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On guard over greenhouse rules

Lamps aglow, buds are bursting in an indoor marijuana growing operation. The San Juan County Council, faced with a proliferation of greenhouses, will consider new limits on the agricultural “accessory use”.  - Contributed photo / Justice.gov
Lamps aglow, buds are bursting in an indoor marijuana growing operation. The San Juan County Council, faced with a proliferation of greenhouses, will consider new limits on the agricultural “accessory use”.
— image credit: Contributed photo / Justice.gov

Faced with a possible proliferation of industrial-sized marijuana grows, the San Juan County Council agreed to consider placing new limits on the construction, scope, size and operation of greenhouses, an accessory use for agricultural production that can be constructed, in many instances, without a permit.

In a divided decision, a 2-1 vote, the County Council instructed its staff July 15 to put the questions of siting, permitting, operation and impacts of greenhouses before the planning commission as first in a series of steps which could lead to a series of restrictions. Council Chairman Rick Hughes, adamantly opposed to the earlier suggestion of a six-month moratorium, cautioned that restrictions targeted to appease concerns over marijuana could undermine cultivation of other, less controversial crops.

“If it involves a moratorium I don’t support it at all,” Hughes said of regulatory tools the council could wield. “I think we need to be really careful about the road we’re going down.”

Hughes noted San Juan County voters overwhelming supported I-502 (68 percent), the statewide initiative legalizing the cultivation and sale, and recreational use of marijuana by adults, and that the Right to Farm Act leaves little legal wiggle room to thwart production or the harvest of any thing other than contraband crops.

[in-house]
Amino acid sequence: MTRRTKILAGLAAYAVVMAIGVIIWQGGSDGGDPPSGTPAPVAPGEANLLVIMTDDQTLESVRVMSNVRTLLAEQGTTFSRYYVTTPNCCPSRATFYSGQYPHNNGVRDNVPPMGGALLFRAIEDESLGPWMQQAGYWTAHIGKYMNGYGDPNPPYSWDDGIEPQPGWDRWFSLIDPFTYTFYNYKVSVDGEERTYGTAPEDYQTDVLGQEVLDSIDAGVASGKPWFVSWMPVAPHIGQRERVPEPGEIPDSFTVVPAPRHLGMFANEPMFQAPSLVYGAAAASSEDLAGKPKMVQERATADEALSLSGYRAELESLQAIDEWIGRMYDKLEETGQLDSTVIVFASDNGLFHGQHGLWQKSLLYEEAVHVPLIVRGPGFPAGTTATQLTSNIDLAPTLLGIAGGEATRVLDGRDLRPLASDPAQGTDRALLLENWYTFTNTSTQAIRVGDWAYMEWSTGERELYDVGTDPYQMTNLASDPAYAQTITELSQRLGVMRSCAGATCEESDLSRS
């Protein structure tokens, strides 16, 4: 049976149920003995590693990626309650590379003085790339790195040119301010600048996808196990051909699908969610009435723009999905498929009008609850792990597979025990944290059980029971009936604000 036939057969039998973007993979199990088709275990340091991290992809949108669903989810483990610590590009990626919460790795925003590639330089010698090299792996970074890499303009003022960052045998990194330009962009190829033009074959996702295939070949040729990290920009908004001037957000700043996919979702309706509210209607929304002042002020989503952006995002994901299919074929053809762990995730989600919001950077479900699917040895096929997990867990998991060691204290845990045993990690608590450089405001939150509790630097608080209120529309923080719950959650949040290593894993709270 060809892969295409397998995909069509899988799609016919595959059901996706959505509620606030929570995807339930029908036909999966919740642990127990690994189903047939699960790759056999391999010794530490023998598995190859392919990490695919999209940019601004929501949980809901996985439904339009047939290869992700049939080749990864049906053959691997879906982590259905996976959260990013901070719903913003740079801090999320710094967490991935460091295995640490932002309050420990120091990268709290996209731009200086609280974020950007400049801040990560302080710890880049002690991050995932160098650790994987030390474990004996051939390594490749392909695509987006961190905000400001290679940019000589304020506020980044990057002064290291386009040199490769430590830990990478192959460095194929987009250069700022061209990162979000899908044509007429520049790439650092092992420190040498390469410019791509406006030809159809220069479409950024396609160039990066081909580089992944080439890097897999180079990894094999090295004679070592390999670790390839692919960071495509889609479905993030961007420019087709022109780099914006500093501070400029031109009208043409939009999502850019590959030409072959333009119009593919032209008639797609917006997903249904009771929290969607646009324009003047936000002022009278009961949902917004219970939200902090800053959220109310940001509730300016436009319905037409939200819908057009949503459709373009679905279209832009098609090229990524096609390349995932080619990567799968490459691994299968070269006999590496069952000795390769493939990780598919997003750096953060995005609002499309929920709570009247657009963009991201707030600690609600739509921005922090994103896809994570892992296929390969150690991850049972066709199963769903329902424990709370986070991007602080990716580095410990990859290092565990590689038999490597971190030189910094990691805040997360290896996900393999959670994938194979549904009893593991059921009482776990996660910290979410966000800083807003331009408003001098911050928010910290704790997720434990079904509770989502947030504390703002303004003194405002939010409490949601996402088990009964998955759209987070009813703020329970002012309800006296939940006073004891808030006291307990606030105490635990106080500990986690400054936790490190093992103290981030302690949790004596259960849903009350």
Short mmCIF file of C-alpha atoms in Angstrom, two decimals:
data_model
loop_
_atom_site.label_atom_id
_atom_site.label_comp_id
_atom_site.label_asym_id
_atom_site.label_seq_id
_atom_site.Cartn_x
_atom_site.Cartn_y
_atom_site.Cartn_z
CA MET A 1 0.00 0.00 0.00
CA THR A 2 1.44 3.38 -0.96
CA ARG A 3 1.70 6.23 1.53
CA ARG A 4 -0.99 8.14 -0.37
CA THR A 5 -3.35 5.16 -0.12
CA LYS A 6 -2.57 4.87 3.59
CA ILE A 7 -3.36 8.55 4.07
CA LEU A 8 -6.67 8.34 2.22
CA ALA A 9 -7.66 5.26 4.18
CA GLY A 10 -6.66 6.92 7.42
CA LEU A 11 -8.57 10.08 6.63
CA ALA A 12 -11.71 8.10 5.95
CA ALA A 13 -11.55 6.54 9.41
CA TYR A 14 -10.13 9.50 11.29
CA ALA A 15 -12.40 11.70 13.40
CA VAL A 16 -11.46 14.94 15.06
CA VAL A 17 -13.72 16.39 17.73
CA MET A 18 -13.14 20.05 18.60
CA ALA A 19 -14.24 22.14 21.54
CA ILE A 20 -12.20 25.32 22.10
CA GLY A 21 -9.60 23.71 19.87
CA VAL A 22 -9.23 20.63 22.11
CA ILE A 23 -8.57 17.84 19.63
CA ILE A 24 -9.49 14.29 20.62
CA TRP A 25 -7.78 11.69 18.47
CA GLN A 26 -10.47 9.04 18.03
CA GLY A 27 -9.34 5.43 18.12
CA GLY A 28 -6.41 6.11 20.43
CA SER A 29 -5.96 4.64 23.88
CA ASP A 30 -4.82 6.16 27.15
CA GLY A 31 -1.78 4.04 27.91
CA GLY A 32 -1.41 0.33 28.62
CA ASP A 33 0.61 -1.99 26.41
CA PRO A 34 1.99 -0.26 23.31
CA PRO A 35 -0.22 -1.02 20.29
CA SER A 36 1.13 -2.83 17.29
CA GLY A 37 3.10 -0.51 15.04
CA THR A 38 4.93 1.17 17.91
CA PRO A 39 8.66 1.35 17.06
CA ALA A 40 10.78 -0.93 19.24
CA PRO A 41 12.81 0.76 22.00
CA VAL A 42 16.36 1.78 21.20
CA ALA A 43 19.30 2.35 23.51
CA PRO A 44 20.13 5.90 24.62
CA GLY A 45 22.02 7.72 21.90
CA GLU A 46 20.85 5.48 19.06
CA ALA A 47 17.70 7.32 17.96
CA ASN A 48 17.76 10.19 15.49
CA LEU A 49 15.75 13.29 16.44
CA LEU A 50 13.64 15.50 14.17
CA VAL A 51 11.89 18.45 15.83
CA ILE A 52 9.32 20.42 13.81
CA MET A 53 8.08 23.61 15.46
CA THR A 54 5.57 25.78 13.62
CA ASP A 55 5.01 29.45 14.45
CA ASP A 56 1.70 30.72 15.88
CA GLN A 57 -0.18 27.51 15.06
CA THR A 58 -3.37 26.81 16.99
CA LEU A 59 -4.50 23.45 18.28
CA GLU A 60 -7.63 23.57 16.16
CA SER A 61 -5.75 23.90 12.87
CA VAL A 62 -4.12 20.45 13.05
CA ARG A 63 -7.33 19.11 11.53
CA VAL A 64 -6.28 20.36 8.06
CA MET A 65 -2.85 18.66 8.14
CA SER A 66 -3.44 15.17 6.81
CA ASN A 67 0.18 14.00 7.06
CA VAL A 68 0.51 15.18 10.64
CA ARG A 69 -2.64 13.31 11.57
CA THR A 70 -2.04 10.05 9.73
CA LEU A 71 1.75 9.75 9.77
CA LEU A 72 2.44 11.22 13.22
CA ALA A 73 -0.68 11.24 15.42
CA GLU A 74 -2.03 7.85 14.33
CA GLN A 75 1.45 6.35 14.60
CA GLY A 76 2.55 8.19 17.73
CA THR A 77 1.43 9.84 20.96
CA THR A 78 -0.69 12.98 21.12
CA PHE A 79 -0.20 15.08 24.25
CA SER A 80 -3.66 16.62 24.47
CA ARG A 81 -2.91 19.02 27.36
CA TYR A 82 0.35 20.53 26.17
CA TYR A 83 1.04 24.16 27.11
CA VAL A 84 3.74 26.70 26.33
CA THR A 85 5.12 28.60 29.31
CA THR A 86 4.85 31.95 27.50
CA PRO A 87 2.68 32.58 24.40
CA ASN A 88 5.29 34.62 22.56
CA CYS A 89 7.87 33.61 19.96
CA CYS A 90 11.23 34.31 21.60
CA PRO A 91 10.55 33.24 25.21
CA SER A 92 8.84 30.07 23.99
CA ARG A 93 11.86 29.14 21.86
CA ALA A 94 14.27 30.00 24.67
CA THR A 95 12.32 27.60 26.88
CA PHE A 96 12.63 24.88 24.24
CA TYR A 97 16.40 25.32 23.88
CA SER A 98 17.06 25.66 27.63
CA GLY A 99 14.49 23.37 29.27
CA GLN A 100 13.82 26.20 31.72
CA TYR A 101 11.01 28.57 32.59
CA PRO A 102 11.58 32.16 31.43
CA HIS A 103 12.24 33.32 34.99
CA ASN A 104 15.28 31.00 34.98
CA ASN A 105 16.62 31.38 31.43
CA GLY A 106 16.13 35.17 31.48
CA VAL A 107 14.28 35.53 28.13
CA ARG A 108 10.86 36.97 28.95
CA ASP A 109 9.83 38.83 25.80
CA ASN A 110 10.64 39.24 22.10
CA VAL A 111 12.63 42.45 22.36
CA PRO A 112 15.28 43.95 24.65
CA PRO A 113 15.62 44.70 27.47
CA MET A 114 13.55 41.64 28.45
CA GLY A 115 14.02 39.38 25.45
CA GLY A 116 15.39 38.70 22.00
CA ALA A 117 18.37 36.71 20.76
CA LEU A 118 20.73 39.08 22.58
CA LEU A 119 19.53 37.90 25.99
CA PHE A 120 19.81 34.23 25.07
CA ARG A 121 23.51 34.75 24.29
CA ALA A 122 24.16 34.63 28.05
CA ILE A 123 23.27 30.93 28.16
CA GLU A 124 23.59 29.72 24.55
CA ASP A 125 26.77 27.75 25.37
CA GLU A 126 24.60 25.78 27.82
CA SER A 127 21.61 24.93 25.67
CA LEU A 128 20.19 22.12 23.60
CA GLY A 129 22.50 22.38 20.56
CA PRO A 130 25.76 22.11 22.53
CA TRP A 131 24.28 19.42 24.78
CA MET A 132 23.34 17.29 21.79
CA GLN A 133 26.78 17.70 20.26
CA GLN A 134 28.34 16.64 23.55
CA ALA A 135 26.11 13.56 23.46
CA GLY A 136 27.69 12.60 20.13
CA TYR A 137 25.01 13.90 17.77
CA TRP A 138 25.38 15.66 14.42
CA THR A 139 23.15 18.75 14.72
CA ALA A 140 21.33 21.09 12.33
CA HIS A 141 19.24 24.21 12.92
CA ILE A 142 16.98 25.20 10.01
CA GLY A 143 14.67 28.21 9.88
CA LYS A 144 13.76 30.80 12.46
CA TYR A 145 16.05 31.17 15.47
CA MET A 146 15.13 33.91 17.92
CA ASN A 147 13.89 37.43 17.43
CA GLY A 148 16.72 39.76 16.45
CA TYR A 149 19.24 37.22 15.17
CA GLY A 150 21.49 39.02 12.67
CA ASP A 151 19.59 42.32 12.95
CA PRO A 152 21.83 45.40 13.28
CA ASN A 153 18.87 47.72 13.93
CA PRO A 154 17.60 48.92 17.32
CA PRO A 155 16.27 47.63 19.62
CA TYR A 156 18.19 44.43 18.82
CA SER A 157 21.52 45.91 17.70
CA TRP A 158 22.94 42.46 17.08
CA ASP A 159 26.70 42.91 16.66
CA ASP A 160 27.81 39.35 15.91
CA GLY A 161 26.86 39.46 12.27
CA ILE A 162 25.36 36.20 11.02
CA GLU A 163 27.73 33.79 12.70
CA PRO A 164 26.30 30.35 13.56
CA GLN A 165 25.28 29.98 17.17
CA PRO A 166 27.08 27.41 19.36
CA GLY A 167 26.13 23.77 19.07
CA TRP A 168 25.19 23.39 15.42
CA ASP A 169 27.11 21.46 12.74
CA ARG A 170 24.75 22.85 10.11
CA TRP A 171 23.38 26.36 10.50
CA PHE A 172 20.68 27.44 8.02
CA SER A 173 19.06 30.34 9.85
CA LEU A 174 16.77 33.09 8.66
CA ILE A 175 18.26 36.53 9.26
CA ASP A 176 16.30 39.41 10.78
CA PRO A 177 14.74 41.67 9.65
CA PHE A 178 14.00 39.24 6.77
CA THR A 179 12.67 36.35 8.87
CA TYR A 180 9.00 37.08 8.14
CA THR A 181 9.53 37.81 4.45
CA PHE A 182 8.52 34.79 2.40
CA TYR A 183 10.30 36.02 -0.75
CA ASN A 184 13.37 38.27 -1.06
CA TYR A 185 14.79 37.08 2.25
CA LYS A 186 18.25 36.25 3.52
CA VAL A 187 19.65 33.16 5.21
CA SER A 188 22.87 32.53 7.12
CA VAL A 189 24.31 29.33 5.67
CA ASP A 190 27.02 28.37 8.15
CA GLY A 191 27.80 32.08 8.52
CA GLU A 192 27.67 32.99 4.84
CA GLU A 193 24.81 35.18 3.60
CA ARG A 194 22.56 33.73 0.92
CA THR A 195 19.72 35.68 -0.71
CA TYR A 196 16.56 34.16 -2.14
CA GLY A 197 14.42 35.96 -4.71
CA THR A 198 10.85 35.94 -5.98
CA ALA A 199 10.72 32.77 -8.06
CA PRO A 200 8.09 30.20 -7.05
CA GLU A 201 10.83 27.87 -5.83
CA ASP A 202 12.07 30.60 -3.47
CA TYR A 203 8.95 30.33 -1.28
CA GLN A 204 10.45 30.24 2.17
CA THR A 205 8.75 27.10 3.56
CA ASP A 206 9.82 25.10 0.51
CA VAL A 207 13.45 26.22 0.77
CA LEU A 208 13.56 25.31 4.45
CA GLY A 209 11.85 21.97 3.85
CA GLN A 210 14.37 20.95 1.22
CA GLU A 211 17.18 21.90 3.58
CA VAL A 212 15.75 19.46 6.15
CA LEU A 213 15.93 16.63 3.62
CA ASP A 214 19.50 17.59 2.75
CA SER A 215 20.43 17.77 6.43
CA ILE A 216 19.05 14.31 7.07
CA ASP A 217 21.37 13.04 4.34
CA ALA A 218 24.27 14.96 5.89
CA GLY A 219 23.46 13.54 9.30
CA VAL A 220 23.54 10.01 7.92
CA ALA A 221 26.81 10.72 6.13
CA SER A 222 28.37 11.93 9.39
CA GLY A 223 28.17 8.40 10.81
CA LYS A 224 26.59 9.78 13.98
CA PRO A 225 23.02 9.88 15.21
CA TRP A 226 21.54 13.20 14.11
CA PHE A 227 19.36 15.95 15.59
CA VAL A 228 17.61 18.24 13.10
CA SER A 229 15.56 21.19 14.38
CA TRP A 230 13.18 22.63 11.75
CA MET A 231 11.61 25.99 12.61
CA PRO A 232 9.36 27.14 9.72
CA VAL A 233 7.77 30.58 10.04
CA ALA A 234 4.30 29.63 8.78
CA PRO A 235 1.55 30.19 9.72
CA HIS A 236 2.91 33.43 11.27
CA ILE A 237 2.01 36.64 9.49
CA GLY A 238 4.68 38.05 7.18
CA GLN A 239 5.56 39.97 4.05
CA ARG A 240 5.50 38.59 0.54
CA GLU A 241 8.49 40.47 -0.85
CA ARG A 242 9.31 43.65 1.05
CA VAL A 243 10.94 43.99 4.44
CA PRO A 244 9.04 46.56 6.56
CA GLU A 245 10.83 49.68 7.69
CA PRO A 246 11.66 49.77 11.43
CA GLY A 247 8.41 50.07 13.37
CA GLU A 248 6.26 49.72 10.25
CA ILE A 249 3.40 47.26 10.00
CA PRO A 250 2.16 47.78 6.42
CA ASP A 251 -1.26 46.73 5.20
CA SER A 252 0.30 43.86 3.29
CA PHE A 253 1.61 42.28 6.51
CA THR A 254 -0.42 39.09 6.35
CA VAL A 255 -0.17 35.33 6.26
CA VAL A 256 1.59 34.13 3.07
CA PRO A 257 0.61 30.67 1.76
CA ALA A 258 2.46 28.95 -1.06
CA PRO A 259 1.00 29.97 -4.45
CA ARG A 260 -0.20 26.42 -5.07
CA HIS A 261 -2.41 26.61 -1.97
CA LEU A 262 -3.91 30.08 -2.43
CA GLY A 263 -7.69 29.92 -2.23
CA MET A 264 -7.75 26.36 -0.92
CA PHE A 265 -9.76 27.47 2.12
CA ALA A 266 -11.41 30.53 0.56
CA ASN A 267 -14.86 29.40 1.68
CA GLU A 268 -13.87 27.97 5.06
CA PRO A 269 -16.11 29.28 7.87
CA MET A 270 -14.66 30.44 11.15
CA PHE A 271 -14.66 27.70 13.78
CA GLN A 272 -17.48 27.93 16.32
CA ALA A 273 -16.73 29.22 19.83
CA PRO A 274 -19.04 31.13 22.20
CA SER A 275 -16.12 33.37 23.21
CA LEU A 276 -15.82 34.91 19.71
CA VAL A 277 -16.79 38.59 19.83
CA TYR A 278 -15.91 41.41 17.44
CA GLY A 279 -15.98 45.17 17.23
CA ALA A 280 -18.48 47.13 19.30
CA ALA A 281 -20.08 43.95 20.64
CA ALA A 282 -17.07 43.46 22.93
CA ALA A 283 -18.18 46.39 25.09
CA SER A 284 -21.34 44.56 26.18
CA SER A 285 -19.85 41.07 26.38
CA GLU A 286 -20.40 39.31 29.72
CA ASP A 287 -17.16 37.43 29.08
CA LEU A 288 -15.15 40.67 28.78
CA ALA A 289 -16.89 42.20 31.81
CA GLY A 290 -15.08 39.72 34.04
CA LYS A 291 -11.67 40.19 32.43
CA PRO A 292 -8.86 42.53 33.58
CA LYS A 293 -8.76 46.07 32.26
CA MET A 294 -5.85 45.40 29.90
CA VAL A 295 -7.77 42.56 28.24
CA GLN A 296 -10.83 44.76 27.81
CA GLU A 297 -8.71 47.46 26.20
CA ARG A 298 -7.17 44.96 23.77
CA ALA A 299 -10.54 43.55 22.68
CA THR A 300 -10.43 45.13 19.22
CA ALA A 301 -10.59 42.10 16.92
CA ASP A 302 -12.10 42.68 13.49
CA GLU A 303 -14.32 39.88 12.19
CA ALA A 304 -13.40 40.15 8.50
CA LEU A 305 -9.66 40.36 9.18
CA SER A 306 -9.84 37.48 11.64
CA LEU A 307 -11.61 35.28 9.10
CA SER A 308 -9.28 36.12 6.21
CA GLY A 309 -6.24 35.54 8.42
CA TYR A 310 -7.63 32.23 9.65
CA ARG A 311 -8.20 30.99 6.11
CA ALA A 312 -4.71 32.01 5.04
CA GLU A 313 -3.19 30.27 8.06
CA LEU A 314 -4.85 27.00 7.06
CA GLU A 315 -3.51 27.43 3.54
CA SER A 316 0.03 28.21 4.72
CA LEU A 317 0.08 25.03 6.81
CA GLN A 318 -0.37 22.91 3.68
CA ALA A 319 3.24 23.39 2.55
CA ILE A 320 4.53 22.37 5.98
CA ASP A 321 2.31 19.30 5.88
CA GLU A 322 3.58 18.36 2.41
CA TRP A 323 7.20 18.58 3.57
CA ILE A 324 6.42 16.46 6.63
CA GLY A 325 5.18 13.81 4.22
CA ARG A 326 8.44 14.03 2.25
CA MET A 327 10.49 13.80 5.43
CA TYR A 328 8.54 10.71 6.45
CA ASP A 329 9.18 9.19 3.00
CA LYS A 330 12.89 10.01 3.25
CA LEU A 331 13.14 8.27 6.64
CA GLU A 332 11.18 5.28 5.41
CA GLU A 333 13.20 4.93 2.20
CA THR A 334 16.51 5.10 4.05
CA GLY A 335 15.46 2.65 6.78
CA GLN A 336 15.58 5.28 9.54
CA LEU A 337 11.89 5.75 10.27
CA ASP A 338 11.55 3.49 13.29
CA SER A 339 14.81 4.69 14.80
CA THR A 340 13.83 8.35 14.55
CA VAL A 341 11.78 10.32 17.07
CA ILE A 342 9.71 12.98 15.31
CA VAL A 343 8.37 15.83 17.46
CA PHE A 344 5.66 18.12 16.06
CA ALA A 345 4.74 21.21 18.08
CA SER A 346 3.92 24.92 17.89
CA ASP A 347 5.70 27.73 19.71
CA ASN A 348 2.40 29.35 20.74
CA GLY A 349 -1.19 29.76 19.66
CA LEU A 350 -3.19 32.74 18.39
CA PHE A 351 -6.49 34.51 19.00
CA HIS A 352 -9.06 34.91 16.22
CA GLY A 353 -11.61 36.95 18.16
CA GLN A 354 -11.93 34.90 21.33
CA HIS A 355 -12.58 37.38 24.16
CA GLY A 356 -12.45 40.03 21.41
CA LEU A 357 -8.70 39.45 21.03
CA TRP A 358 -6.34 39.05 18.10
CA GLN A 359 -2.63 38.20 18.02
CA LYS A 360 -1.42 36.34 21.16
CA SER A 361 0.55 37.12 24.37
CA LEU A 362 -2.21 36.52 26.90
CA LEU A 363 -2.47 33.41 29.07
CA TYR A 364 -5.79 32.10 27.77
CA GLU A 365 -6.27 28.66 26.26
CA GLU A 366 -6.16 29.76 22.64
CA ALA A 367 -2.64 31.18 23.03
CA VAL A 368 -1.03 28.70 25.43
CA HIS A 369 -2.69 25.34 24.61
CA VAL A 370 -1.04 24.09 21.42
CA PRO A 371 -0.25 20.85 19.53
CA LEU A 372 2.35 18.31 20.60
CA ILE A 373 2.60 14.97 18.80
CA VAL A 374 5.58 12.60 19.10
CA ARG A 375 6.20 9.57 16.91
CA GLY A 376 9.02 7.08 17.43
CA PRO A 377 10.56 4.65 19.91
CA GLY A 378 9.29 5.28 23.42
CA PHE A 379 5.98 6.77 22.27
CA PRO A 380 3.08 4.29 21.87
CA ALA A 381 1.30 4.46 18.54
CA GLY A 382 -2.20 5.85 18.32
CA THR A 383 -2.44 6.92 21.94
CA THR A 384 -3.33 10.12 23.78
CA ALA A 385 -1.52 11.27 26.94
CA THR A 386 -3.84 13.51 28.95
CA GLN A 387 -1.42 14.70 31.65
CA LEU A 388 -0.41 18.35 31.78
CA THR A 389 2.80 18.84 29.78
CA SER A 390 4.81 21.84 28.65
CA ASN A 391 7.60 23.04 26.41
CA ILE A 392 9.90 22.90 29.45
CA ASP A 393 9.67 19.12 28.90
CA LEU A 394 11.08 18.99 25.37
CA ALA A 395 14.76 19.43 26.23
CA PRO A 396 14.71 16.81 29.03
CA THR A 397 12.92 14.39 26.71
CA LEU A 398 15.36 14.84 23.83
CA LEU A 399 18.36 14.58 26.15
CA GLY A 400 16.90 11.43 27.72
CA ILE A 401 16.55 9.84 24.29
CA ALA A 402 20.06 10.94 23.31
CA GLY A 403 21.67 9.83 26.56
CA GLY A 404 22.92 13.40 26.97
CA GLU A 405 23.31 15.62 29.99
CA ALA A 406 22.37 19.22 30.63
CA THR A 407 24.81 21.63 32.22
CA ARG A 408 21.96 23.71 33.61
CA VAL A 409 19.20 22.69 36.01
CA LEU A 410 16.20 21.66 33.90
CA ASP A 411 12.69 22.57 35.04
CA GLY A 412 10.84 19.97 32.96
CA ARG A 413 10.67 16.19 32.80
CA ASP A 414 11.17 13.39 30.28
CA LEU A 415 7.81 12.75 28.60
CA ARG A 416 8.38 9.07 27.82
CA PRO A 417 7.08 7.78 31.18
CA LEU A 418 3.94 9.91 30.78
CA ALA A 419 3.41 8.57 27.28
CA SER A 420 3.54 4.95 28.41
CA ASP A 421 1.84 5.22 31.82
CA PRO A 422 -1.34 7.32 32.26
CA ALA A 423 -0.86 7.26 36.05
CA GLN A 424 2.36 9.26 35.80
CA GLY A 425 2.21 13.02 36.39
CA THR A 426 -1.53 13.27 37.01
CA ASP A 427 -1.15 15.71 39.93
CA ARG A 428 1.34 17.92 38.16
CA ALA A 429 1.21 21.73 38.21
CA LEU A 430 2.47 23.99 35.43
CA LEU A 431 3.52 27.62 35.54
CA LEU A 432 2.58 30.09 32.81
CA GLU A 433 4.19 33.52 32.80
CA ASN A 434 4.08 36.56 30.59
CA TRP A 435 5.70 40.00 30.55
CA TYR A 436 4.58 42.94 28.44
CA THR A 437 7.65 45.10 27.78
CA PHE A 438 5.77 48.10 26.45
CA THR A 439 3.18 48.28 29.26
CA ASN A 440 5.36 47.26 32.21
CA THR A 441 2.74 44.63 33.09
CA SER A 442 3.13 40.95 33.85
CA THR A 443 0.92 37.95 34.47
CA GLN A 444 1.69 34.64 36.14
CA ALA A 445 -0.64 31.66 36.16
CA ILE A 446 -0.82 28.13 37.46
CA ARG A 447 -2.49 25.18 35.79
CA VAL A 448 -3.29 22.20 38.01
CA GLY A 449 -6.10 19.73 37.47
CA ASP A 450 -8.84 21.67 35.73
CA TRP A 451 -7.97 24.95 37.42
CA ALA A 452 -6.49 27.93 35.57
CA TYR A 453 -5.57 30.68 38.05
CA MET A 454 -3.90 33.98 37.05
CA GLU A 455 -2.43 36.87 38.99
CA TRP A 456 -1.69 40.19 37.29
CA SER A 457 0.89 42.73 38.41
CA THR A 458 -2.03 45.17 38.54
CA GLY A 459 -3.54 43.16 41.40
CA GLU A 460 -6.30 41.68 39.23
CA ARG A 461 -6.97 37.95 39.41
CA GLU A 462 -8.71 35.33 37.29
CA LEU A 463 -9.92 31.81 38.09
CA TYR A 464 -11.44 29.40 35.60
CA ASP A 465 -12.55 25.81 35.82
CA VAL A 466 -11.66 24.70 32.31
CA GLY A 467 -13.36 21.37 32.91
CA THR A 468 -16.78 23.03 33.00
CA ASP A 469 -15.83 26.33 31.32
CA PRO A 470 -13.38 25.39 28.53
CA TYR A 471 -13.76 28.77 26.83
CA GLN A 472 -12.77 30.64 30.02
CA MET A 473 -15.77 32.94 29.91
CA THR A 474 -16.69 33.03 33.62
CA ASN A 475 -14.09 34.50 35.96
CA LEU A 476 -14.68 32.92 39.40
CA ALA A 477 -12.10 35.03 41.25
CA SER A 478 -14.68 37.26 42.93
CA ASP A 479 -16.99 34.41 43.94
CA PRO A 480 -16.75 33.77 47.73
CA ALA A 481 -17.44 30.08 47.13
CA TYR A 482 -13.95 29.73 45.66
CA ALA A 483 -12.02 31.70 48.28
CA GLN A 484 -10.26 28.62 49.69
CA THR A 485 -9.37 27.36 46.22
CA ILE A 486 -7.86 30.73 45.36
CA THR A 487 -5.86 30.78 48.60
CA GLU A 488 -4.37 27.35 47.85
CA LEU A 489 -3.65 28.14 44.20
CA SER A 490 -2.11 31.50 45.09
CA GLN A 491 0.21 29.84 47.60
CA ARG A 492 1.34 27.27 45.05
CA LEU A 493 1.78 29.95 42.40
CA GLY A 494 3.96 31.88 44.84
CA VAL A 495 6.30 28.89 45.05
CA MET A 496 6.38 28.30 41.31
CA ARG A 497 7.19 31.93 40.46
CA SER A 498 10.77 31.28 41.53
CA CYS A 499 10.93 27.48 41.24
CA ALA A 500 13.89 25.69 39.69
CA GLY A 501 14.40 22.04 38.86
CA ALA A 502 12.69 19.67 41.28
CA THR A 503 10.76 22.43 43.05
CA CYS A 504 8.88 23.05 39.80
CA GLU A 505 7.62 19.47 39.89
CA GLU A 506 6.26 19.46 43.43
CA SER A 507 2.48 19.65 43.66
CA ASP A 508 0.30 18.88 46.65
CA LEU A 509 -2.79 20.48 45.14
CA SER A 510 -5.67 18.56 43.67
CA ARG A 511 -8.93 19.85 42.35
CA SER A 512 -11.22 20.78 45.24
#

His colleagues were unswayed. Councilman Jamie Stephens said definitions of “permanent” or “temporary” in the building code, the yardstick of whether a building permit is required for a greenhouse, as well as other impacts, such as illumination, could be clarified to better protect farmland from long-term impacts.

“The code is too vague,” Stephens said.

Meanwhile, a total of 18 “marijuana producer” license applications from San Juan County are on file with the state Liquor Control Board, only one of which, belonging to Aqua Organics, has so far been approved. The liquor control board has 7,000 applications statewide to review for criminal, financial and residency requirements, and is playing catchup, said Liquor Control Board spokesman Brian Smith.

Regardless of the backlog, Smith noted that it remains illegal in Washington state to grow, cultivate or process without a state-issued license.

Of the 18 applications, five are from Orcas Island and the rest, 13, are linked to San Juan Island addresses (Lopez Island has none). Five of San Juan’s 13 are for the largest production category, Tier 3, which allows up 30,000 square feet of cultivation area, or roughly the size of a football field.

At the request of the council, the San Juan County Agricultural Resources Committee weighed in July 8 with a review of its own about marijuana, cultivation of local crops and greenhouses. The Committee recommends that a greenhouse of 10,000 square feet or more in size should be subject to conditional-use permit and review of possible negative impacts.

Under the current code, Community Development and Planning Department Deputy Building Official John Geniuch said whether a greenhouse requires a permit depends in large part on materials used in its construction and whether it would be a permanent structure or temporary in nature. He said that he is in process of preparing for a review of that part of the code by the planning commission.

 

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